Carl Moore
Captain Carl Moore, out on a shrimping expedition, snagged this goblin shark in his net as well.

Macabre Goblin Shark, Monster of the Deep, Surprises Shrimp Fisherman

ICTMN Staff
5/5/14

In yet another rare case of deep-sea creatures making it to the ocean surface, a fisherman has made waves with his catch of a macabre-looking goblin shark off the coast of Key West.

This razor-toothed, virtually two-faced denizen of the depths is notable for a flat, elongated snout that points off the top of its head, according to NBC News. The mouth gapes open to reveal what looks almost like a second head, chock full of uber-sharp, pointed teeth “resembling the creatures in the sci-fi film Alien,” NBC News reported.

Georgia shrimp Captain Carl Moore, 63, snagged the beast on an April 19 expedition, NBC News said. The last time this fiendish-looking animal was seen at this level was in 2000, the network said.

Unlike a rockfish brought up from near the ocean bottom last year, this goblin lived through its ordeal. Moore took some photos, avoiding the teeth of the thrashing-around mega-fish—which was about 18 feet long—then threw it back, he said.

RELATED: Fisherman Catches Record-breaking, Amazingly Old Rockfish; Kills It

Huge Rockfish Not 200 Years Old, but Still Ugly. And Dead.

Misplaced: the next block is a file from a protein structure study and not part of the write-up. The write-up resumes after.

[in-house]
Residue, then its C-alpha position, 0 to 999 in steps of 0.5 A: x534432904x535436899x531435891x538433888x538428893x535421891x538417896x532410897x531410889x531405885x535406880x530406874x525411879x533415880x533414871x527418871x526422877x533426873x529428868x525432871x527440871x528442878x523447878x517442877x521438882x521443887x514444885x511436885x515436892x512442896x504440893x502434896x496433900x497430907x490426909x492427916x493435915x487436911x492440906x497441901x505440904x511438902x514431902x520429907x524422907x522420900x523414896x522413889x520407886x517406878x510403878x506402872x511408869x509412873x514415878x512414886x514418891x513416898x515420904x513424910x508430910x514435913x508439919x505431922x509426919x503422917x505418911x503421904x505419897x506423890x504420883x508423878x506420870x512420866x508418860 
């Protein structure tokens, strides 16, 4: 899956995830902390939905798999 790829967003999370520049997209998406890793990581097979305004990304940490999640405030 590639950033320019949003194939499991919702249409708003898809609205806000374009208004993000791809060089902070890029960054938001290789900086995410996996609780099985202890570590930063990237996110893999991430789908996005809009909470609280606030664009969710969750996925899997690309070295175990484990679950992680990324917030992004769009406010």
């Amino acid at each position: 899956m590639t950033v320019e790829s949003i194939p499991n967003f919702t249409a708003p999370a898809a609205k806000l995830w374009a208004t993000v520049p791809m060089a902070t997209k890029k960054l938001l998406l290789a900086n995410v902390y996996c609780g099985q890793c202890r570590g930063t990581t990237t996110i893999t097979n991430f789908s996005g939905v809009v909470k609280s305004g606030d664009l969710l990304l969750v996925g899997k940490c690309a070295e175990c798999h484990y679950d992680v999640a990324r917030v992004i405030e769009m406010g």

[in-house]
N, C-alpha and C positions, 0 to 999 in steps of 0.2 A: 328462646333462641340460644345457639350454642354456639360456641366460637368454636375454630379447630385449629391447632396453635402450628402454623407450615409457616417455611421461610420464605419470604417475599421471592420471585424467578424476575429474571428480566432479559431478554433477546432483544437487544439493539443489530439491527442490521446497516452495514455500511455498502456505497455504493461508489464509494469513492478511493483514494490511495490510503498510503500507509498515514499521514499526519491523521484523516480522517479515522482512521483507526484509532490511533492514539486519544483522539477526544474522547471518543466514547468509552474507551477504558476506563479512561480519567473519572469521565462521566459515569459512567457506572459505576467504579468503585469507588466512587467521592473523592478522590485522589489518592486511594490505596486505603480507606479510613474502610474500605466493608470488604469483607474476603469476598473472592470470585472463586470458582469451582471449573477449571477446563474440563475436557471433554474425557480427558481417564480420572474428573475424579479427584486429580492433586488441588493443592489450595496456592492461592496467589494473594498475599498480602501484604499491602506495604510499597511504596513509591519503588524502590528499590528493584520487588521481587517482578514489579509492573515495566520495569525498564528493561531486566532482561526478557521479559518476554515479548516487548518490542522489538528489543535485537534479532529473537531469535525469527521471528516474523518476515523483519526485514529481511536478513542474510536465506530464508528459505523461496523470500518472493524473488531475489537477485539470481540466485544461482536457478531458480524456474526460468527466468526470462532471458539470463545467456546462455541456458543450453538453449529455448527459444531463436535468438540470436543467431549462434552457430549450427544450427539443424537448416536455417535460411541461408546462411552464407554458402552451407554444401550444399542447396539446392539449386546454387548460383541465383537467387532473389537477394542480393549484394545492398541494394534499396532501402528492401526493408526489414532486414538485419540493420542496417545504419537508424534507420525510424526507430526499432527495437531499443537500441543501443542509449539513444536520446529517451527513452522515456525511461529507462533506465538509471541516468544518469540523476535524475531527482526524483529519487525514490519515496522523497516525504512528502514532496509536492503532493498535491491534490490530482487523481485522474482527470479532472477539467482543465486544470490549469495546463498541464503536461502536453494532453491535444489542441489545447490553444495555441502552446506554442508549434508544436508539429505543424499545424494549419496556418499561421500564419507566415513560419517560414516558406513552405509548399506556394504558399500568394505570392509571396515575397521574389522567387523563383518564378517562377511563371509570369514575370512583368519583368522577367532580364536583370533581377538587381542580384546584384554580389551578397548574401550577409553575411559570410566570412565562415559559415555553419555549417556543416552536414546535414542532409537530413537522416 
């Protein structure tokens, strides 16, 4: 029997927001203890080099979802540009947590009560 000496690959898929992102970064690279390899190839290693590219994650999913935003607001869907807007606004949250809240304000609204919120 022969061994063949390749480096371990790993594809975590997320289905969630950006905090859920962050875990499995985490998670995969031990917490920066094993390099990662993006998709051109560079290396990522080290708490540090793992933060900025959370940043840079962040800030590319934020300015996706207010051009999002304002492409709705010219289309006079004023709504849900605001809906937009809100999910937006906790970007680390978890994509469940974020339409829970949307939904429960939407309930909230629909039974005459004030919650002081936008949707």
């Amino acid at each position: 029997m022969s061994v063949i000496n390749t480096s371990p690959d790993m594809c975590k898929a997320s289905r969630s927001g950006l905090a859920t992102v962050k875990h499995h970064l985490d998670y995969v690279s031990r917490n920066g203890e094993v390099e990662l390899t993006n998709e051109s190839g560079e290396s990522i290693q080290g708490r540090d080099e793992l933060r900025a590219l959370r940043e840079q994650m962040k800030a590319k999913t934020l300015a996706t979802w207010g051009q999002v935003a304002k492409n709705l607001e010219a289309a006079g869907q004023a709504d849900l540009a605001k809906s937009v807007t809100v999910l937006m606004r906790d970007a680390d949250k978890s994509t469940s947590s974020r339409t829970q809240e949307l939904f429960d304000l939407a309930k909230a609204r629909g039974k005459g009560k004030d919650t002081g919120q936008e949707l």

The goblin shark spends most of its time 5,000 feet under the ocean, said a research biologist at the National Oceanic and Atmospheric Administration (NOAA), where Moore reported the catch after returning to shore.

“This is a very rare finding,” said John Karlson, a research biologist at NOAA, to NBC News on May 3. “We don’t know very much about these animals.”

It’s not the first “sea monster” sighting of late, though. Several oarfish have shown up in shallow waters over the past year or two, as well.

RELATED: Video: Oarfish Spend Last Moments Swimming With Tourists Off Mexico

Goblin shark caught off Key West in April 2014. (Photo: Carl Moore)

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Michael Madrid's picture
Michael Madrid
Submitted by Michael Madrid on
Some of the fiercest Native warriors ever (the N'de, or Apache) were traditionally afraid of deep water and the Goblin shark could easily have been to blame. Of course it was our wild imagination that made us so wary, but had any of the Apache from the turn of the century seen a goblin shark (or an octopus, or a giant squid, or a giant jellyfish . . . etc.) their fears would have been confirmed.
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